Joe Cornish, one half of comedy duo Adam and Joe, graduates from cuddly toy re-enactments of blockbuster movies to his first feature film – Attack the Block, a boisterous sci-fi horror comedy mash-up in which a gang of teenage hoodies repel an alien invasion from their south London council estate.
As the youngsters fight off the extraterrestrials (malevolent balls of black fur and day-glo fangs), a handful of adults get caught up in the fray, including Nick Frost’s addled dope dealer, Luke Treadaway’s posh stoner and Jodie Whittaker’s mugging victim turned ally.
The grown-ups are all great, but the film belongs to their young co-stars, headed by John Boyega as cocky 15-year-old gang leader Moses, and they all turn in winning performances. The fact that their slang is often impenetrable only makes them more convincing as contemporary inner-city teens.
Inspired by his love of 1980s monsters movies and gang films, and his own experience of getting mugged in south London, Cornish has played a blinder with his directing debut. His script perfectly mixes laughs, thrills and scares, while the action sequences move faster than a BMX-riding hoodie scarpering from the feds (that’s the police to you and me). Indeed, at a whisker under 90 minutes, the film flies by so quickly that there’s scarcely time to grasp the hug-a-hoodie subtext.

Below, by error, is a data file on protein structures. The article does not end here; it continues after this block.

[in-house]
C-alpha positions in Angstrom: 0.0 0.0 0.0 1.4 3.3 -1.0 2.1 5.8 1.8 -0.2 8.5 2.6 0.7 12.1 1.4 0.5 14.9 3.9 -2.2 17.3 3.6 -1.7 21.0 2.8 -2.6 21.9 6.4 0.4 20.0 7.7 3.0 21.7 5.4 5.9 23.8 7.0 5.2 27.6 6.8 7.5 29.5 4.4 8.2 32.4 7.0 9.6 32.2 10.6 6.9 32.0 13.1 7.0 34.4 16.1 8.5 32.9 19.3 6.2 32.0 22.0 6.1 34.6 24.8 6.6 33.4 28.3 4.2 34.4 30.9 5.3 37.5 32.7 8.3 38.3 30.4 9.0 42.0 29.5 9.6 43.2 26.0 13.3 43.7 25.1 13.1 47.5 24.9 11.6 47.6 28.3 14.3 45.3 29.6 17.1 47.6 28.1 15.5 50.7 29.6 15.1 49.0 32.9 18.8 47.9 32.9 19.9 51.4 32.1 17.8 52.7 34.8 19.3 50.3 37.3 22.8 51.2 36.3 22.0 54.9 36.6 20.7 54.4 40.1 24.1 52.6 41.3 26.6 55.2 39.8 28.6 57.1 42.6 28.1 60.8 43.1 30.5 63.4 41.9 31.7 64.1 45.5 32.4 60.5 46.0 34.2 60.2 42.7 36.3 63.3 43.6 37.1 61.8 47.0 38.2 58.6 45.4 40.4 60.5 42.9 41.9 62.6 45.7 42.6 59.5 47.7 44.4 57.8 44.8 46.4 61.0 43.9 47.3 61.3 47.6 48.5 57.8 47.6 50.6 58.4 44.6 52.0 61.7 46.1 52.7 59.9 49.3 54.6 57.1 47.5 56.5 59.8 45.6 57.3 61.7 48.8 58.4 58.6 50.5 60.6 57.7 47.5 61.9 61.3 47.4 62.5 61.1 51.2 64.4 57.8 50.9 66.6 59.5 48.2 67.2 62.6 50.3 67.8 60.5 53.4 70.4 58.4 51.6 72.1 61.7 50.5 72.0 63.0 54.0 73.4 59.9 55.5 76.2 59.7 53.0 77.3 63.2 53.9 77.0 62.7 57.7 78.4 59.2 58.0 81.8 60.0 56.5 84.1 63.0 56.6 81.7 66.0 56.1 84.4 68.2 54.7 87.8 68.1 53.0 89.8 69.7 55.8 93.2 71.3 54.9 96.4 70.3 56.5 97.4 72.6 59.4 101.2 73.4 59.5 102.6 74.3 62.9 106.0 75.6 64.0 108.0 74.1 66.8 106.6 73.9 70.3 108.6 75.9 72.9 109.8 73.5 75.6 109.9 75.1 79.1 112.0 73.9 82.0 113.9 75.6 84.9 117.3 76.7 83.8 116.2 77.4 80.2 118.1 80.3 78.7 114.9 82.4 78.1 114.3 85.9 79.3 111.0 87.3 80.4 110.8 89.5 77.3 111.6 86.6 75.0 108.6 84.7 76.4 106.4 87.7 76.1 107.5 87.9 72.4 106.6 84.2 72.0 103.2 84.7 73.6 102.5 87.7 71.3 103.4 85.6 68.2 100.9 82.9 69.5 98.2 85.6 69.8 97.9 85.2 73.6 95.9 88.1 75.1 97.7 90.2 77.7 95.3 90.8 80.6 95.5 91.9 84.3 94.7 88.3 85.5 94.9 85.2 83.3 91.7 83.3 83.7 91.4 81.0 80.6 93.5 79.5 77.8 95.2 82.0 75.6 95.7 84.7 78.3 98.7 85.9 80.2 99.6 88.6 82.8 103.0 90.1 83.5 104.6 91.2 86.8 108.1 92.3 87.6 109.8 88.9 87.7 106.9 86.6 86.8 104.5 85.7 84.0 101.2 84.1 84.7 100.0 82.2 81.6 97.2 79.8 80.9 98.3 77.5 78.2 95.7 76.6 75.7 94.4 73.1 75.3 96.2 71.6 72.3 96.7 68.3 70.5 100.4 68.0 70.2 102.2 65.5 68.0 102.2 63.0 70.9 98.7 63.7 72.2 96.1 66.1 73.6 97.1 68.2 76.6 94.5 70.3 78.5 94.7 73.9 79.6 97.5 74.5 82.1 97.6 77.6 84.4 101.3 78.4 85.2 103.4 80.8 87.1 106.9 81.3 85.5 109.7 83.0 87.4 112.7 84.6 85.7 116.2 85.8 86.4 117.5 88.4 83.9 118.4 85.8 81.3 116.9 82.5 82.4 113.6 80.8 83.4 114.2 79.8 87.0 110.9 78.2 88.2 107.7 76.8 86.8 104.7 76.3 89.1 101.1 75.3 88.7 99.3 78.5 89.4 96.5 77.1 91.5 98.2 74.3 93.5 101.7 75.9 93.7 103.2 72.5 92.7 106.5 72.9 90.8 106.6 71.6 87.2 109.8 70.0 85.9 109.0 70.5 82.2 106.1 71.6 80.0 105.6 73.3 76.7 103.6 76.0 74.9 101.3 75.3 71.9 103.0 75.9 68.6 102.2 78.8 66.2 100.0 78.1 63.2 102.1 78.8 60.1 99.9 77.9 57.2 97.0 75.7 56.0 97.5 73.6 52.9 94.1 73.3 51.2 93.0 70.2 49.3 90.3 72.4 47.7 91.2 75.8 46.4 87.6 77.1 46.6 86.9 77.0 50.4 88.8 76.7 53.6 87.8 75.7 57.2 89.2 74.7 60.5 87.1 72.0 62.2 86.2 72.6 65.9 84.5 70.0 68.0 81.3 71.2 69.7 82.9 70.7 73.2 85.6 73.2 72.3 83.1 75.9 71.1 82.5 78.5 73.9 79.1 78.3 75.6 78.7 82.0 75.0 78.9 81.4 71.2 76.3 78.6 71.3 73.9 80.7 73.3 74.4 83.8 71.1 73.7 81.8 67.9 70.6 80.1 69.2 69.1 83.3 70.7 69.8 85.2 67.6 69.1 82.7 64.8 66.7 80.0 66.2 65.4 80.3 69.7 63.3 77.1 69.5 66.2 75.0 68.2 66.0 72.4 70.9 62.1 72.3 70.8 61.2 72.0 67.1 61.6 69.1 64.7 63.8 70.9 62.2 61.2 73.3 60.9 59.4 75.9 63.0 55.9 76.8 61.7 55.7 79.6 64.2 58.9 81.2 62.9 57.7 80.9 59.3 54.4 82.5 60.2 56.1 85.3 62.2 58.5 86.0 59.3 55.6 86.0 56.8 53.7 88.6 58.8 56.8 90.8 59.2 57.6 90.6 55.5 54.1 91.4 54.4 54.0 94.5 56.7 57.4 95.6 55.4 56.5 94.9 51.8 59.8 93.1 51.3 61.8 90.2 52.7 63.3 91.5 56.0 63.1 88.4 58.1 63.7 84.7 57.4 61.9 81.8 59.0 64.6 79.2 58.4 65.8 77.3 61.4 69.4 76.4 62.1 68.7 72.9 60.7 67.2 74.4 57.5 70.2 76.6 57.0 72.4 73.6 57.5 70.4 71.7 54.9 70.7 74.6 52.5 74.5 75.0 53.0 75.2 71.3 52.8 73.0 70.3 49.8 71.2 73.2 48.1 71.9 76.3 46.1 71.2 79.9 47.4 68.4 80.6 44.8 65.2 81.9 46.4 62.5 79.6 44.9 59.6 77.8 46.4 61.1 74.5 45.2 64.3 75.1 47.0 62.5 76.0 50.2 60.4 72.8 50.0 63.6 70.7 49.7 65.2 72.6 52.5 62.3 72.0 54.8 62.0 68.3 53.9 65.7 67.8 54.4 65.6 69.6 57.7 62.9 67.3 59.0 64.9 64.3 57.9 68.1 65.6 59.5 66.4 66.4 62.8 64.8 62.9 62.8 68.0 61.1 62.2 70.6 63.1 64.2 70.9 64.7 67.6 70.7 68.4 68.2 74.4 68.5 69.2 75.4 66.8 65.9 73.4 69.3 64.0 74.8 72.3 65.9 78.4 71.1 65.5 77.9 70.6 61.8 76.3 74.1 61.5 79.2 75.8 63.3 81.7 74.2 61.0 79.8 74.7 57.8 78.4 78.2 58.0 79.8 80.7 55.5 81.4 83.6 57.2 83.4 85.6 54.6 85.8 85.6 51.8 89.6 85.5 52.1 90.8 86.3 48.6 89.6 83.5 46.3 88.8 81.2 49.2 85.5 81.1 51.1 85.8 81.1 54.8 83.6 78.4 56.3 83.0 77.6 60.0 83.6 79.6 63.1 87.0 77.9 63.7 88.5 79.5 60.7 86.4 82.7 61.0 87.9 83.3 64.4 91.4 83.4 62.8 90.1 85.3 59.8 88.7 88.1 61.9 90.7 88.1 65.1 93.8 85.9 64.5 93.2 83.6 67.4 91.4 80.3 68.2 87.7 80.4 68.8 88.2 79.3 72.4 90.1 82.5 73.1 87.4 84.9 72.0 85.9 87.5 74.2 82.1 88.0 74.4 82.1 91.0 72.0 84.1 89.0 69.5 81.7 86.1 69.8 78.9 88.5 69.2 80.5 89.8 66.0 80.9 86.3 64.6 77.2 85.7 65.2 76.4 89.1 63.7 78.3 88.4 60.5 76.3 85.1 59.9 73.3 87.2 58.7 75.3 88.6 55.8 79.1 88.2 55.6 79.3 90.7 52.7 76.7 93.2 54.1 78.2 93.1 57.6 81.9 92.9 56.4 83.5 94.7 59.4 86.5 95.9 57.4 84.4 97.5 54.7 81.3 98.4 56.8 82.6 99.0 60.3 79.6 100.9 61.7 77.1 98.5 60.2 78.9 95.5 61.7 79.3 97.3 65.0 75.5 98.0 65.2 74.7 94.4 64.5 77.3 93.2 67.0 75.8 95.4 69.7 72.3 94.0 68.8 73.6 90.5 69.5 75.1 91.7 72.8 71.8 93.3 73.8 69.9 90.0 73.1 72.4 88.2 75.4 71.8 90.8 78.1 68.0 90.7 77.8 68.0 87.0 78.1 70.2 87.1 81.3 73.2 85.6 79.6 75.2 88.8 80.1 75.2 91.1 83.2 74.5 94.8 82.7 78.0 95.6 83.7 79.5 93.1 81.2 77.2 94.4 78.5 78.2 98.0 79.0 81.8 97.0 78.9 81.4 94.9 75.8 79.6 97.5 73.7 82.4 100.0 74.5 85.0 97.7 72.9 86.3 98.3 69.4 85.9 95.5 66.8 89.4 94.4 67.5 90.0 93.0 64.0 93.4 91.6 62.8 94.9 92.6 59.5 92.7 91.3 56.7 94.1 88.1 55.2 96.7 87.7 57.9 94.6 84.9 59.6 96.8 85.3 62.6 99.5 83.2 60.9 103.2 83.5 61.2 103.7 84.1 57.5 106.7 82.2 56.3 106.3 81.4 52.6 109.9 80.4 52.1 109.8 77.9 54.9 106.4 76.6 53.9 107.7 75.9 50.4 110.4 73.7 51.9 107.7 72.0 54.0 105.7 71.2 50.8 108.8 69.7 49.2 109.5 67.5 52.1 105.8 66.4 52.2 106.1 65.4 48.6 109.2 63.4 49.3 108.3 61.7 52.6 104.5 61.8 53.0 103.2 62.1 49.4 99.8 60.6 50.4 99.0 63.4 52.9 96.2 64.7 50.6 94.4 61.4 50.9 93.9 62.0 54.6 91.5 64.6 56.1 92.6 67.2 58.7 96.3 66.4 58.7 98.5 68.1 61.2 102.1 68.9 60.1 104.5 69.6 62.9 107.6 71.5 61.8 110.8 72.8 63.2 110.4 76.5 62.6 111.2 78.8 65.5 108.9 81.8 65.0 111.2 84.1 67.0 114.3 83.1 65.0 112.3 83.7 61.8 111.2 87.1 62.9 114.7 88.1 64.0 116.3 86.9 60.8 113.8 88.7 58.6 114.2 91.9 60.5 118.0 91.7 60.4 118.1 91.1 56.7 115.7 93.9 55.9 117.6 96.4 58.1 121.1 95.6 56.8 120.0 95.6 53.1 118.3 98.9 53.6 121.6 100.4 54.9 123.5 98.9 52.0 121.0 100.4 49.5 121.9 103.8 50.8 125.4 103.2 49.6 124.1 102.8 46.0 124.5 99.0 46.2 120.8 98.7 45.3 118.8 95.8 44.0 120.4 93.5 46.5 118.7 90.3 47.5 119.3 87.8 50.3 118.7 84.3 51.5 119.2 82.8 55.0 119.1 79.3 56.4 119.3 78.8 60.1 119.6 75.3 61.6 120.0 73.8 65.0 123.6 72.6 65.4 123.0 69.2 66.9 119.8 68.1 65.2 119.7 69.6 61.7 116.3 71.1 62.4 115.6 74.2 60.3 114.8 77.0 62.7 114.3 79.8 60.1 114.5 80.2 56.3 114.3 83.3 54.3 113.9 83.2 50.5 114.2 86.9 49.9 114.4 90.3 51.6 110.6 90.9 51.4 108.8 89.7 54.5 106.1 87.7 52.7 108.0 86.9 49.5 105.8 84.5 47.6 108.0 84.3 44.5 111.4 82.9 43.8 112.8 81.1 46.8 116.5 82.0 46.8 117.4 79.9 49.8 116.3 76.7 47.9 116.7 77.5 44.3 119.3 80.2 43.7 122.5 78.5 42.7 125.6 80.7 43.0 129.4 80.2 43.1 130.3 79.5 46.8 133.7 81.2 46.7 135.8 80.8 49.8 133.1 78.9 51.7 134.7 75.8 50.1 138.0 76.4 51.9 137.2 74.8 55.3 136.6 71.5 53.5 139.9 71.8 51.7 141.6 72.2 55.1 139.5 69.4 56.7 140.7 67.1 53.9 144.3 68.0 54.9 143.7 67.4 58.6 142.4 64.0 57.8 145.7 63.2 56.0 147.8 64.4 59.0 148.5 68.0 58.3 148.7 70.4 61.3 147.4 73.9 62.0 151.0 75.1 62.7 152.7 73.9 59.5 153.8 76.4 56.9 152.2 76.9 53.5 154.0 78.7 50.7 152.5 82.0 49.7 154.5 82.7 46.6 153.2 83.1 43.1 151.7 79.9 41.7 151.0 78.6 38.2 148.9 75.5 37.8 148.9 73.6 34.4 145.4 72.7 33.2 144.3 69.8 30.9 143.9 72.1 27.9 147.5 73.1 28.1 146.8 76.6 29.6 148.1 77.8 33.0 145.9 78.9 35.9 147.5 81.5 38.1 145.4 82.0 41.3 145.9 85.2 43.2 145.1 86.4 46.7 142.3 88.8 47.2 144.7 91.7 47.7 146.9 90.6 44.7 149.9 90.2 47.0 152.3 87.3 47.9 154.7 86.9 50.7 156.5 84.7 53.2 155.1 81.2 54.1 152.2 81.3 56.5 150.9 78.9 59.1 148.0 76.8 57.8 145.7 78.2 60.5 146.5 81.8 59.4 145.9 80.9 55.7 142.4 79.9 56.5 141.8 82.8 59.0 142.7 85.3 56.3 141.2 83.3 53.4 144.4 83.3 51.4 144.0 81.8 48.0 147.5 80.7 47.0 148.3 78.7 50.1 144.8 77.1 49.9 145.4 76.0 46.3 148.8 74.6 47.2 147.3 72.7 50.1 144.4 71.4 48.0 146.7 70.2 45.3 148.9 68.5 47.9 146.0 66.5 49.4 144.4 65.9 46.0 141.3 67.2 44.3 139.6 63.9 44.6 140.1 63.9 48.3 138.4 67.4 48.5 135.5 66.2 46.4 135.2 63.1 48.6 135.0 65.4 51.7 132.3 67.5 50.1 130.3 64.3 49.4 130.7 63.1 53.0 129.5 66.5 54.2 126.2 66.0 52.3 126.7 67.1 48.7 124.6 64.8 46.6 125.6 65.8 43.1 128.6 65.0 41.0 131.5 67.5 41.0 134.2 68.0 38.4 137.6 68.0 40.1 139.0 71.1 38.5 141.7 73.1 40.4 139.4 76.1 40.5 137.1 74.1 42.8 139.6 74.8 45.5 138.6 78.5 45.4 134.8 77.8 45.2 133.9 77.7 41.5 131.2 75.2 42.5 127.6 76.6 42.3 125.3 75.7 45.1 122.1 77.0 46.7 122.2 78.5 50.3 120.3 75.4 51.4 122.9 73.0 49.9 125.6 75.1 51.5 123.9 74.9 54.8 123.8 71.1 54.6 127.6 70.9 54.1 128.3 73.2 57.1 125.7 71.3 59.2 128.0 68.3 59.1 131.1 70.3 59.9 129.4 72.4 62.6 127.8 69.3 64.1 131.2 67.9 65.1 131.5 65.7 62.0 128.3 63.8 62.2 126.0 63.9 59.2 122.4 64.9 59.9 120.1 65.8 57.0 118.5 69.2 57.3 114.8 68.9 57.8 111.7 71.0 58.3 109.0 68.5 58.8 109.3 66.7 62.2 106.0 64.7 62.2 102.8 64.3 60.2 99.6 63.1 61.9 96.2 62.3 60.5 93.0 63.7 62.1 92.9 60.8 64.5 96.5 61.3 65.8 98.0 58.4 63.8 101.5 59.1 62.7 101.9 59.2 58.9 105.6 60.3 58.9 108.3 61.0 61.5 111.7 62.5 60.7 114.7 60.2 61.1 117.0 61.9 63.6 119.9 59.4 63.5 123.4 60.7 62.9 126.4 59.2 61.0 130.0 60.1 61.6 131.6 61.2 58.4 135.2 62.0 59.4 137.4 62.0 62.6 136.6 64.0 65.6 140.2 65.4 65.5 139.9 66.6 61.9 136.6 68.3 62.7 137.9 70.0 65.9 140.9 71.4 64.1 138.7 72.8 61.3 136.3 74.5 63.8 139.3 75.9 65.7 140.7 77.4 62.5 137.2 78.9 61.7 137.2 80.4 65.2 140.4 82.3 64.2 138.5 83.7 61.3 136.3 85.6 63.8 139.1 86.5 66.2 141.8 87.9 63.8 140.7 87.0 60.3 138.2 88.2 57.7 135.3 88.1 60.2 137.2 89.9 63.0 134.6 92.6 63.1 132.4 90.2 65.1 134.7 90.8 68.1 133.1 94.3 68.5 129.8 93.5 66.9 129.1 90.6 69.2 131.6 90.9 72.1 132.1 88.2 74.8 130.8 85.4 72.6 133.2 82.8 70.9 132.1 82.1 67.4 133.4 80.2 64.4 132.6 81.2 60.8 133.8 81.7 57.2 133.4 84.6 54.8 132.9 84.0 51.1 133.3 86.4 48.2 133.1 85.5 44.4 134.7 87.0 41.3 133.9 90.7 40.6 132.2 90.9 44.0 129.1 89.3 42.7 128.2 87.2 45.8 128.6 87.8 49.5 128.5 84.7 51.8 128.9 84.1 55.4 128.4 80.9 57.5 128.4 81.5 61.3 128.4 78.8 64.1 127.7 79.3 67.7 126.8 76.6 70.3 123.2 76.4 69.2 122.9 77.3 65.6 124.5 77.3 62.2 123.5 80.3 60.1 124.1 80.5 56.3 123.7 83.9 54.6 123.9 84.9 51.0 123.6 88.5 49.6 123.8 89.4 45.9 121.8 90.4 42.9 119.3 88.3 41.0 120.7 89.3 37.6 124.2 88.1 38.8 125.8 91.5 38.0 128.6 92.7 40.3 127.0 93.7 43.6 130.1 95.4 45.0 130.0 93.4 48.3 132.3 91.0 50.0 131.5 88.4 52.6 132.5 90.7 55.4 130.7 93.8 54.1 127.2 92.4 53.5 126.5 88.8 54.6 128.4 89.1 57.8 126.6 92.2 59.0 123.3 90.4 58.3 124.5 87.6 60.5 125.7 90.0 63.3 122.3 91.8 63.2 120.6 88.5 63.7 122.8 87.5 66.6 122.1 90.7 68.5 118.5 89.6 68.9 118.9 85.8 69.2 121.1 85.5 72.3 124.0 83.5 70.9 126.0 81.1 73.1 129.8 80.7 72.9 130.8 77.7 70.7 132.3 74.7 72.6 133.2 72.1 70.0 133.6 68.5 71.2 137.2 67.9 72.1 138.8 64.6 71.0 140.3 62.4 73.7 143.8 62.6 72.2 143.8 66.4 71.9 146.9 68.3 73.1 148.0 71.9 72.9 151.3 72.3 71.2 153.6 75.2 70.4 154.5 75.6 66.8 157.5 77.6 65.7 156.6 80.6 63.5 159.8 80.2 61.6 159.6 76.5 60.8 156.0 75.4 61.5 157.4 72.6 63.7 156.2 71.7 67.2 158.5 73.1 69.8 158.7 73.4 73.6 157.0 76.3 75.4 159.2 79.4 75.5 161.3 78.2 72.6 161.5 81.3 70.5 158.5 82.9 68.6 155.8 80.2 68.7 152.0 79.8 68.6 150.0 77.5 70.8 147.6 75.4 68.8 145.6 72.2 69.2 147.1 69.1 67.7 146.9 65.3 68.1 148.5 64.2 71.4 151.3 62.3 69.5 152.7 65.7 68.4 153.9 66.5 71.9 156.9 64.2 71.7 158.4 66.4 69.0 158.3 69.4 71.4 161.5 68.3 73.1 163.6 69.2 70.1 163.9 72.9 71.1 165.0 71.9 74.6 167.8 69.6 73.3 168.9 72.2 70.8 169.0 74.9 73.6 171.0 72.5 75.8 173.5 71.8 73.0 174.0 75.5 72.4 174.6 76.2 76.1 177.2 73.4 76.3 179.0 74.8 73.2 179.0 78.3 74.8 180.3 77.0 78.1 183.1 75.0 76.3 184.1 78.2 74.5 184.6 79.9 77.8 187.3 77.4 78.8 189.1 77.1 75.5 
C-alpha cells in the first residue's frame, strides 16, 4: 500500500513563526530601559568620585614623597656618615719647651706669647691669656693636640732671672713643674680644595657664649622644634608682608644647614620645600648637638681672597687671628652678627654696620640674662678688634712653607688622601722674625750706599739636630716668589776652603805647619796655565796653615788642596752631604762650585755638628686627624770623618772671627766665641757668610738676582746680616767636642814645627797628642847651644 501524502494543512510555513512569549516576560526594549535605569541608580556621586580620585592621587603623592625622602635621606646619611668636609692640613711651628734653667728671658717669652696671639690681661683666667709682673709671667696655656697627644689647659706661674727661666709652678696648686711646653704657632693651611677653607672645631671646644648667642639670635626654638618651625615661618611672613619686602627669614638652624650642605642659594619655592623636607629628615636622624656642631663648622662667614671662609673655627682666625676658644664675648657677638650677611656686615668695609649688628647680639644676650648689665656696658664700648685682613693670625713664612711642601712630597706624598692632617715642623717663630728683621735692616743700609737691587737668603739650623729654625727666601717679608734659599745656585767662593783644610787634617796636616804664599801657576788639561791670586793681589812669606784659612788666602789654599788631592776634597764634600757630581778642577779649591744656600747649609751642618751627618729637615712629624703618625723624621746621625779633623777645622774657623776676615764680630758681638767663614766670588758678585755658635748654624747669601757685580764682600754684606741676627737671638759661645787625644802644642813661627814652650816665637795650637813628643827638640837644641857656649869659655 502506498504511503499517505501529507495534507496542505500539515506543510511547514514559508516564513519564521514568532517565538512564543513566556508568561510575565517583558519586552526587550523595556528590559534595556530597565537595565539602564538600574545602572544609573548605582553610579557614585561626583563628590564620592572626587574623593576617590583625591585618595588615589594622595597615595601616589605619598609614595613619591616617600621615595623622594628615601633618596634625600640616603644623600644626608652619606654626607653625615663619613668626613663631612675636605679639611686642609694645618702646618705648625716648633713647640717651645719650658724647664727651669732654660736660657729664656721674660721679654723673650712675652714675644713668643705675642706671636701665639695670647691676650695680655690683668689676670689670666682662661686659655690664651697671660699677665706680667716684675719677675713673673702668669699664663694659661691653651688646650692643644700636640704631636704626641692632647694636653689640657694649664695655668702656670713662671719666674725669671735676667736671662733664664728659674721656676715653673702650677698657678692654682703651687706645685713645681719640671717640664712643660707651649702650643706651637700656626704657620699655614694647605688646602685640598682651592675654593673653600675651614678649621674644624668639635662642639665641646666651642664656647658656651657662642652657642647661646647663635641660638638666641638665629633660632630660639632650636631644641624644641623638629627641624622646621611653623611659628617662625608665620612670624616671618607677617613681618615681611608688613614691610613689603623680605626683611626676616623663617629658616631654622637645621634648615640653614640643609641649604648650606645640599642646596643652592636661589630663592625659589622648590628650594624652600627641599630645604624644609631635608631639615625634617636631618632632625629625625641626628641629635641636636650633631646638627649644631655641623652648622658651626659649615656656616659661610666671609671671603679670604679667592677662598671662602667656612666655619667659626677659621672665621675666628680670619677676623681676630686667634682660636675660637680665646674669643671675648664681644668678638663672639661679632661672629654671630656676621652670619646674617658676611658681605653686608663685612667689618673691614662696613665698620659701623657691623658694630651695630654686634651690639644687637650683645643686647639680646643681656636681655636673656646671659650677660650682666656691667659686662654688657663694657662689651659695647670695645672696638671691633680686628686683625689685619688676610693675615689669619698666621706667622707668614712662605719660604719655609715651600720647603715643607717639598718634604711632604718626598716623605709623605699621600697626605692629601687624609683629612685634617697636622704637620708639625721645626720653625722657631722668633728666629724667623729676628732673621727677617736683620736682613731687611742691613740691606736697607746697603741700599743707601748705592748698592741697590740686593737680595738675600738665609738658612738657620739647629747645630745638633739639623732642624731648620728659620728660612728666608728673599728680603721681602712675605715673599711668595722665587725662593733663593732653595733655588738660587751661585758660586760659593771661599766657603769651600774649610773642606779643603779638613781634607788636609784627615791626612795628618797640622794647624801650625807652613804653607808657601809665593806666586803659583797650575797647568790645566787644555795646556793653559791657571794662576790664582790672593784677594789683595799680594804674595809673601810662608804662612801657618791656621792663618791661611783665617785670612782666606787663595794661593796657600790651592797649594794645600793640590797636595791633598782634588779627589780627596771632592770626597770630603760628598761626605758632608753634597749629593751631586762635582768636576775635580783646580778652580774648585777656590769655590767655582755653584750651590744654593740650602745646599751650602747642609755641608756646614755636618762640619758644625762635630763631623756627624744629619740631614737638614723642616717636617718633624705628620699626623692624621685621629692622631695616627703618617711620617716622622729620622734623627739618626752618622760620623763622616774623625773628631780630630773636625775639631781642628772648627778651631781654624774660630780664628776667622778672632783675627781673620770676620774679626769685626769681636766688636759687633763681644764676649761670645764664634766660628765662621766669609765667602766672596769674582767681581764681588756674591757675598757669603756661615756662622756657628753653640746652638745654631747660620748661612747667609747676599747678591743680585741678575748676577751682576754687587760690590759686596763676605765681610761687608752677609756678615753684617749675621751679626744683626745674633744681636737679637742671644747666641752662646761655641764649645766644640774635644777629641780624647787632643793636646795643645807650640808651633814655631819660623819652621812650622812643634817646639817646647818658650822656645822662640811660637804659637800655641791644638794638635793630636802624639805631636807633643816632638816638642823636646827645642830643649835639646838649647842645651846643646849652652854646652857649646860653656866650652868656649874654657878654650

Society at large may write off these young kids as monsters but we shouldn’t, reckons Cornish. Even so, he risks audience alienation by initially setting the kids up as a bunch of thugs. And then deftly reclaims sympathy for them as events unfold. He even inserts the odd sly dig at knee-jerk tabloid reactions to social problems. As one of the teens breathlessly explains while trying to raise the alarm about the extraterrestrial threat: “It’s got nothing to do with gangs or drugs or rap music or violence in video games.”
Cornish doesn’t overdo the sociology. He’s aiming for the multiplex not the art-house – and he’s hit the target. Attack the Block is a genuine crowd-pleaser. Indeed, with knowing nods to such genre classics as Critters and Gremlins, The Warriors and Assault on Precinct 13, Cornish has created his own gang-banging, creature-feature gem.
On general release from 13th May.